The equinox arrives on Saturday, marking the start of the fall season for the Northern Hemisphere.
But what does that actually mean? Here's what to know about how we split up the year using the Earth's orbit.
What is the equinox?
As the Earth travels around the sun, it does so at an angle.
For most of the year, the Earth’s axis is tilted either toward or away from the sun. That means the sun’s warmth and light fall unequally on the northern and southern halves of the planet.
During the equinox, the Earth’s axis and its orbit line up so that both hemispheres get an equal amount of sunlight.
The word equinox comes from two Latin words meaning equal and night. That’s because on the equinox, day and night last almost the same amount of time — though one may get a few extra minutes, depending on where you are on the planet.
The Northern Hemisphere’s spring — or vernal — equinox can land between March 19 and 21, depending on the year. Its fall – or autumnal — equinox can land between Sept. 21 and 24.
What is the solstice?
The solstices mark the times during the year when the Earth is seeing its strongest tilt toward or away from the sun. This means the hemispheres are getting very different amounts of sunlight — and days and nights are at their most unequal.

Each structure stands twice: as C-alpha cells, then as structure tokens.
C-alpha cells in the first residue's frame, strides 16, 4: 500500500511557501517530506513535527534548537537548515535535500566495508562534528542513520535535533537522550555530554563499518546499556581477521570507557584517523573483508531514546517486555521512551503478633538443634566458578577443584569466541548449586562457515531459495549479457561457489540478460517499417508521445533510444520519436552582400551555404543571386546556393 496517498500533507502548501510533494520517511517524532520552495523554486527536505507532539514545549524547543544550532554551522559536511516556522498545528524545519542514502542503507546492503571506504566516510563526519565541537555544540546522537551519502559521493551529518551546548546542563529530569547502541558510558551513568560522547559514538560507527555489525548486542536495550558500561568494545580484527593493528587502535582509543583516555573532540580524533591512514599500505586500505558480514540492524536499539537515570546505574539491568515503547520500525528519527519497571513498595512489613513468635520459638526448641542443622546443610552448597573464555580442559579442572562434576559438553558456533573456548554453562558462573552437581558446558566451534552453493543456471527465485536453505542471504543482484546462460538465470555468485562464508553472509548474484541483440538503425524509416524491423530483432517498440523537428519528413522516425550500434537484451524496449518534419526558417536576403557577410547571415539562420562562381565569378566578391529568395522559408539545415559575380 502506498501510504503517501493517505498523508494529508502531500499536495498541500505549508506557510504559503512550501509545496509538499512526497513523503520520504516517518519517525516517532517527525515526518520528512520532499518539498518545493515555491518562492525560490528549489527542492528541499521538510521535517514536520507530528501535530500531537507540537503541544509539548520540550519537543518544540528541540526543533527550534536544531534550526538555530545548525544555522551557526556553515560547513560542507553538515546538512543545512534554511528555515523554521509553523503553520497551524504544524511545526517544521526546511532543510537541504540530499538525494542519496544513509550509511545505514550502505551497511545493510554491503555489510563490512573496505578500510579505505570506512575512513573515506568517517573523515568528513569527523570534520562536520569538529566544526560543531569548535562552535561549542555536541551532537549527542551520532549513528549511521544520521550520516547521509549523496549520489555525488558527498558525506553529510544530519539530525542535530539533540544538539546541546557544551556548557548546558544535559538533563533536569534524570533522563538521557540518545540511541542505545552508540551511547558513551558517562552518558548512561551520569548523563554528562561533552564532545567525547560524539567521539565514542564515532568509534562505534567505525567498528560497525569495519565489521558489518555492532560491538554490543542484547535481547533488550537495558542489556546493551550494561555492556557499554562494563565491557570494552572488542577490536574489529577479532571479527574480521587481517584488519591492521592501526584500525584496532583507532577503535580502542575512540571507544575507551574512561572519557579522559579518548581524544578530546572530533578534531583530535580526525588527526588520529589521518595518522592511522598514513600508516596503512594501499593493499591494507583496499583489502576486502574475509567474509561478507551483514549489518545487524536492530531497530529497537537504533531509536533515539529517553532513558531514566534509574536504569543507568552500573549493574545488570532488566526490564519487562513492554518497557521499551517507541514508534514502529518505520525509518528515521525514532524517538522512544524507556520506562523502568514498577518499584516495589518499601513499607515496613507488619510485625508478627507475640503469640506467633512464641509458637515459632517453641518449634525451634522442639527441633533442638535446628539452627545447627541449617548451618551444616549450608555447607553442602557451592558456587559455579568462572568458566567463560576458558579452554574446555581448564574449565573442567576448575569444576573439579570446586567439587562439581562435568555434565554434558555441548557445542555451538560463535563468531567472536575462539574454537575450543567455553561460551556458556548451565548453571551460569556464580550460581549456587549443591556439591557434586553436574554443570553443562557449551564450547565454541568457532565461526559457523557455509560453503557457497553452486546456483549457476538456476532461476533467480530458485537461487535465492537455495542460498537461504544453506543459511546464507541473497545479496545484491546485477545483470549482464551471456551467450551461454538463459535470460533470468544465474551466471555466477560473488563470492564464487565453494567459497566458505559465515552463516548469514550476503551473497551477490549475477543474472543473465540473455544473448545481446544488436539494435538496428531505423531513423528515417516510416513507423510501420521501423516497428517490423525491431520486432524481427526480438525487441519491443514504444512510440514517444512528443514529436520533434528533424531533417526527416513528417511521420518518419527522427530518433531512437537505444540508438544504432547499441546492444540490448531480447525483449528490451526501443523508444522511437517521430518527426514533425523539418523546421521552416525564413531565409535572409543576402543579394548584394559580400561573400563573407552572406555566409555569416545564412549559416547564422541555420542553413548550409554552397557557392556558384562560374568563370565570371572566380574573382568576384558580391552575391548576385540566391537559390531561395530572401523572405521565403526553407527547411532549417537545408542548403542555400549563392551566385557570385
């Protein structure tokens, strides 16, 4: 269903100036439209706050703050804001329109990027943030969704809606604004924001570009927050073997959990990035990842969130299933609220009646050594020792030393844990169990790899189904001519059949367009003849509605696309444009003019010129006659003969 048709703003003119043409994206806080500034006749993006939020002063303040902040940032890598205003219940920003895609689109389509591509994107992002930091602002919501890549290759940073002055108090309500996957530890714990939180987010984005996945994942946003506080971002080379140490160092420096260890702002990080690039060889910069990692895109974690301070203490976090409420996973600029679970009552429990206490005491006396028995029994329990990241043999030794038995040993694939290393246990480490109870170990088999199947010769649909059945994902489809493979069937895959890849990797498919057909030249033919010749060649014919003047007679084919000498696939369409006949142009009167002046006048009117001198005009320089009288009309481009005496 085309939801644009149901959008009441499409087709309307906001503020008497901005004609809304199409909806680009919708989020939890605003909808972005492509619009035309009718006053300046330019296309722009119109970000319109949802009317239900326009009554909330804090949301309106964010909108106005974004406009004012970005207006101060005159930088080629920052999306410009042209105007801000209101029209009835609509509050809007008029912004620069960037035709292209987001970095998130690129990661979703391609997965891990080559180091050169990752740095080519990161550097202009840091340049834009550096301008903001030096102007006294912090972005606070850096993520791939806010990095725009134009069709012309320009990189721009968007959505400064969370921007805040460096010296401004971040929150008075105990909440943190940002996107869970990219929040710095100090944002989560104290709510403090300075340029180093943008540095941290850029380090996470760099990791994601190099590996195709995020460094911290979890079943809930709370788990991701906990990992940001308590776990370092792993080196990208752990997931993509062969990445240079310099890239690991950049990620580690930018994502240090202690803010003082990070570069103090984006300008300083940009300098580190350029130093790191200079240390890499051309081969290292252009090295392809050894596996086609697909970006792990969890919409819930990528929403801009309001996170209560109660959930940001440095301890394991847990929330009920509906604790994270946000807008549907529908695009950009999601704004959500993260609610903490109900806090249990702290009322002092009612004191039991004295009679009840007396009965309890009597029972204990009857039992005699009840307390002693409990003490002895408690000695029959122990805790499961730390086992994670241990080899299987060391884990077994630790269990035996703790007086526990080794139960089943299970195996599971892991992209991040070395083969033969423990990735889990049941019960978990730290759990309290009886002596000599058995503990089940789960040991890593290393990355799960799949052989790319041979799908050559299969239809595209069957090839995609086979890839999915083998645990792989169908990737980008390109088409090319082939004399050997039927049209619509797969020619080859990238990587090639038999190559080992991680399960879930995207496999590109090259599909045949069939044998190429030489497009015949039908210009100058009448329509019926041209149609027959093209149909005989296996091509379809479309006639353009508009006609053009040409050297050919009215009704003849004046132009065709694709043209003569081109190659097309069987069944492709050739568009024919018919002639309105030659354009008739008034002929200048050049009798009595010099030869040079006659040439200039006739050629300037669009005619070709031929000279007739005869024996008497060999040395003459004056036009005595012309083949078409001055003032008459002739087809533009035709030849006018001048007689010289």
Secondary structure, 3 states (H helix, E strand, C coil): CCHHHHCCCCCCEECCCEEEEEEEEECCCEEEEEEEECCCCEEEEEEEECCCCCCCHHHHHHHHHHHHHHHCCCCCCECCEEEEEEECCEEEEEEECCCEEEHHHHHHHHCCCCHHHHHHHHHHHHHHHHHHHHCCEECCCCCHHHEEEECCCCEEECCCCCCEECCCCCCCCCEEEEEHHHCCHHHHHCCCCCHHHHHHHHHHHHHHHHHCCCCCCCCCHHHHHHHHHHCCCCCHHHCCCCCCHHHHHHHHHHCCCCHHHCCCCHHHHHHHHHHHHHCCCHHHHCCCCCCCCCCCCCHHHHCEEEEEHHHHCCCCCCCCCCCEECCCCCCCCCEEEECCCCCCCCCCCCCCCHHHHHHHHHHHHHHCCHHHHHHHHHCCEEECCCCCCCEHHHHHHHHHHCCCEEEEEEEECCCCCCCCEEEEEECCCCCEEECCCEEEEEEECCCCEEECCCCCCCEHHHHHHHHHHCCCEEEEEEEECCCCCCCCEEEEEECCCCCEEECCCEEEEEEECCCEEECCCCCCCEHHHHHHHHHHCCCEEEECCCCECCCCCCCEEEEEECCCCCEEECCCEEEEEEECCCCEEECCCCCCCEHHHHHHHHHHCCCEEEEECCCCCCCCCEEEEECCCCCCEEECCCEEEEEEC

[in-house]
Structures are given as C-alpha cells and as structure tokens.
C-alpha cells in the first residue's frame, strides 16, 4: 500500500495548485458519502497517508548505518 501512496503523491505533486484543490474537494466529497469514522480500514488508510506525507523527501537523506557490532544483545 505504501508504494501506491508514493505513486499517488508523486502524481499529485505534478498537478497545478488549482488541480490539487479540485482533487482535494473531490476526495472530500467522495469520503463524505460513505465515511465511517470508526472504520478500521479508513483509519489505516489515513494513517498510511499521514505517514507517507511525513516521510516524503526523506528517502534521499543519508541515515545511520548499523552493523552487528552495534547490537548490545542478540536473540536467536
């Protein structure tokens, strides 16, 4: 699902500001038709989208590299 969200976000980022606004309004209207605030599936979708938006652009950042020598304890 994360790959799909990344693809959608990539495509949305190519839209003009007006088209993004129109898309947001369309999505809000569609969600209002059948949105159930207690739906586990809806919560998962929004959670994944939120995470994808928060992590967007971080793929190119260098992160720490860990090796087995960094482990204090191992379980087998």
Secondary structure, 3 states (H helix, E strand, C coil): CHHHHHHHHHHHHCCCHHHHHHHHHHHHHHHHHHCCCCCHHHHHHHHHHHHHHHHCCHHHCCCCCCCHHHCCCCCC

During the Northern Hemisphere’s summer solstice, the upper half of the Earth is tilted in toward the sun, creating the longest day and shortest night of the year. This solstice falls between June 20 and 22.
Meanwhile, at the winter solstice, the Northern Hemisphere is leaning away from the sun — leading to the shortest day and longest night of the year. The winter solstice falls between December 20 and 23.
What’s the difference between meteorological and astronomical seasons?
These are just two different ways to carve up the year.
Meteorological seasons are defined by the weather. They break down the year into three-month seasons based on annual temperature cycles. By that calendar, spring starts on March 1, summer on June 1, fall on Sept. 1 and winter on Dec. 1.
Astronomical seasons depend on how the Earth moves around the sun.
Equinoxes, when the sun lands equally on both hemispheres, mark the start of spring and autumn. Solstices, when the Earth sees its strongest tilt toward or away from the sun, kick off summer and winter.